Soldier gives high school safety officer surprise of her life with reunion at pep rally

U.S. Army Specialist Shakir Aquil hadn’t seen his mom in two years and wanted their reunion to be a surprise worthy of that long separation.

On Friday, he pulled off an emotional and unexpected homecoming to huge fanfare — complete with a marching band, cheerleaders and a gym full of hundreds of cheering teenagers.

Aquil’s mother, Atlanta Public Schools police officer L.J. Williamson, works at Therrell High School, where a few family, friends and staffers secretly orchestrated the mother and son reunion using a pep rally as a ruse.

Williamson didn’t think her son was coming back from a deployment in South Korea until next week. But then, as she stood on the basketball court being honored for her work with Toys for Tots, her son strode toward her.

She raced toward him, arms outstretched.

The met in a tearful embrace, surrounded by the Therrell basketball players who have become Williamson’s surrogate sons.

“It was unreal. I couldn’t believe it. I saw the basketball team come in. I figured it was the usual boys who I use to take the place of him in his absence. And then I saw his uniform, and I lost it,” she said.

Aquil, 22, flew in to Atlanta on Friday morning, after a 13-hour layover in Chicago. He hadn’t been home for two years, time he spent stationed in Virginia Beach and Korea.

Before surprising his mom, he stopped by Wesley International Academy, where his little brother Justin Pattillo attends seventh grade.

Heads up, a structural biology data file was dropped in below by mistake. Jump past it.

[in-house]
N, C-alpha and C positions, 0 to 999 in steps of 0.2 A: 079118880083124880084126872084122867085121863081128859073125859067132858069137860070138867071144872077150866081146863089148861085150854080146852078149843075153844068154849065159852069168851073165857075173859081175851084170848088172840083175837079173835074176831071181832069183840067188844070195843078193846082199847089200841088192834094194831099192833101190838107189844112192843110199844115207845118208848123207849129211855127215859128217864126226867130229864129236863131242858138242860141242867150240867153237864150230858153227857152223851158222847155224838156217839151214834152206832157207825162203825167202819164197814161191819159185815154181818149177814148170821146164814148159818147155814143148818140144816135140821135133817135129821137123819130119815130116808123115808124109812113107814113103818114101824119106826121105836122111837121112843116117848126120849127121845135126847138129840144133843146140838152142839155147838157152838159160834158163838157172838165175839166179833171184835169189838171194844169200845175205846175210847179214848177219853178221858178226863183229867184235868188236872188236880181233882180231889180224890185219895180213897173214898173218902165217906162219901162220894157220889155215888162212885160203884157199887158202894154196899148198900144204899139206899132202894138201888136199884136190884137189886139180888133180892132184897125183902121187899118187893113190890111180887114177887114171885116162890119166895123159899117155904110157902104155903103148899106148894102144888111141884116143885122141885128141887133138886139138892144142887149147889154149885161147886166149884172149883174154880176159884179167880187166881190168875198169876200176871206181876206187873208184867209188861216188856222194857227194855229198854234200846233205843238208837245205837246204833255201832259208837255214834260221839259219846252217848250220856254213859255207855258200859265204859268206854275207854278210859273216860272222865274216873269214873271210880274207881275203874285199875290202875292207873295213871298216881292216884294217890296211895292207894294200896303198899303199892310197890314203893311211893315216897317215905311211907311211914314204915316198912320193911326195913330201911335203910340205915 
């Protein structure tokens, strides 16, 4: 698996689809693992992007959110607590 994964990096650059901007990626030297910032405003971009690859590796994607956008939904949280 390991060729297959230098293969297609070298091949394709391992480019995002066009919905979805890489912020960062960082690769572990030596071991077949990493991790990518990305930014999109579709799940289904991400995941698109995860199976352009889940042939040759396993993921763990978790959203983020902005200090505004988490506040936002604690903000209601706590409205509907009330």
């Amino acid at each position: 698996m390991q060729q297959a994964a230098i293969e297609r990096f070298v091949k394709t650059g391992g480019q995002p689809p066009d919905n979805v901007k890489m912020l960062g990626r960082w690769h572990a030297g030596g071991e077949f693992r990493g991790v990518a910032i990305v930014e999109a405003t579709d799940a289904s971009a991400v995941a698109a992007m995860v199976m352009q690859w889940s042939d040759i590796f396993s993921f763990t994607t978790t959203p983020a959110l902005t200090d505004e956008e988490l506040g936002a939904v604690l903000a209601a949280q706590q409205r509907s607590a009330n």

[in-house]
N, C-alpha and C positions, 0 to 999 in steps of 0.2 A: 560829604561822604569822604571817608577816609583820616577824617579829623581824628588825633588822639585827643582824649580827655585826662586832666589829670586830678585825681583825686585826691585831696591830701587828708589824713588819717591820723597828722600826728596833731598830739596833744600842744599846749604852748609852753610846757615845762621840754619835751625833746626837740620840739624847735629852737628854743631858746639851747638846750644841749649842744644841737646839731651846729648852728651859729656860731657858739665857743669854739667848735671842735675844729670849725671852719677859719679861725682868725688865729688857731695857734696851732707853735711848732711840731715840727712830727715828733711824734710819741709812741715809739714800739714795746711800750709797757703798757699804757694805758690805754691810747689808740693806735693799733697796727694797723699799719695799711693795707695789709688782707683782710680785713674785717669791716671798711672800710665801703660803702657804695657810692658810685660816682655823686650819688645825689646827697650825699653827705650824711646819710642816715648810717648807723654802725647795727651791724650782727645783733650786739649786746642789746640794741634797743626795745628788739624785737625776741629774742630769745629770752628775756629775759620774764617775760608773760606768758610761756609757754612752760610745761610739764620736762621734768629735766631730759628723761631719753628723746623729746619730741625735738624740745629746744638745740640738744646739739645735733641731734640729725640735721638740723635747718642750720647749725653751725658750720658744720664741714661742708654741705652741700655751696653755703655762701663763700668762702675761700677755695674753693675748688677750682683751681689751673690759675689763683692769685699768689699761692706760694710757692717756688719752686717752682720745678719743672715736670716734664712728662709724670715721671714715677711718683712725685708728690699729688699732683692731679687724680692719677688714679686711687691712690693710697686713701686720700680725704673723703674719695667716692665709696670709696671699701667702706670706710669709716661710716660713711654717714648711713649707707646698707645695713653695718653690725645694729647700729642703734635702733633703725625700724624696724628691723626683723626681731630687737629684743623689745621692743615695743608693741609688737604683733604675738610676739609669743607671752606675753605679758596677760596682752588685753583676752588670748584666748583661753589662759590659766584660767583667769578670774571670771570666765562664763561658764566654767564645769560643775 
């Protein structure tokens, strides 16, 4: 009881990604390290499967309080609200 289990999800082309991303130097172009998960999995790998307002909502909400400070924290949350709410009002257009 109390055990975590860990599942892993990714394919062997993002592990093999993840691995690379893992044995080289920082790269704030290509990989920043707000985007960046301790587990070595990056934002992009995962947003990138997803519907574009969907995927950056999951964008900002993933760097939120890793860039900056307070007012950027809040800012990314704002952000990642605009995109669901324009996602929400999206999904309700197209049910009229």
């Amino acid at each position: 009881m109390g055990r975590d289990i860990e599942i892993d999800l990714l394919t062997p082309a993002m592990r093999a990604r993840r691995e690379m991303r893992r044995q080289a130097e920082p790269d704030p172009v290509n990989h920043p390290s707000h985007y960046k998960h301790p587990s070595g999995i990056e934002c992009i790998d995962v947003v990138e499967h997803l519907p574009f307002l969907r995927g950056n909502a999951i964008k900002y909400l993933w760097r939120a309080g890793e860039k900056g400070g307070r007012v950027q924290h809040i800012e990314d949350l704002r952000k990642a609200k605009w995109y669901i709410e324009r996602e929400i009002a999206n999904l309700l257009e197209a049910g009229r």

“We were in the middle of dissecting rats, and I thought it was the preservatives that they were using that was getting to my brain because I saw my auntie and my cousins walk in and they were recording,” said Justin, 12.

Then he realized his brother was there too. They headed to Therrell to surprise their mom.

Williamson retired from the Atlanta Police Department before starting in 2018 as an Atlanta school resource officer. She’s found a home at Therrell. Working with students helps her deal with the anxiety she feels being separated from her oldest son.

“It kind of gives me more kids to take care of,” she said.

That’s why Therrell principal Shelly Powell wanted to help the family capture Aquil’s return in a memorable way.

“She’s a part of our family, and there’s nothing we would not do for Officer Williamson,” Powell said. “If you can imagine not seeing your child for two years it’s almost unbearable.”

While at home, Aquil has promised to cook for his family. His mom has already requested lobster tails.

He leaves in 21 days for his next military assignment near Seattle.

“It feels like a part of me is missing when he’s away,” his mom said.

But Williamson later noted his next, much-closer location: “I can fly to Seattle.”

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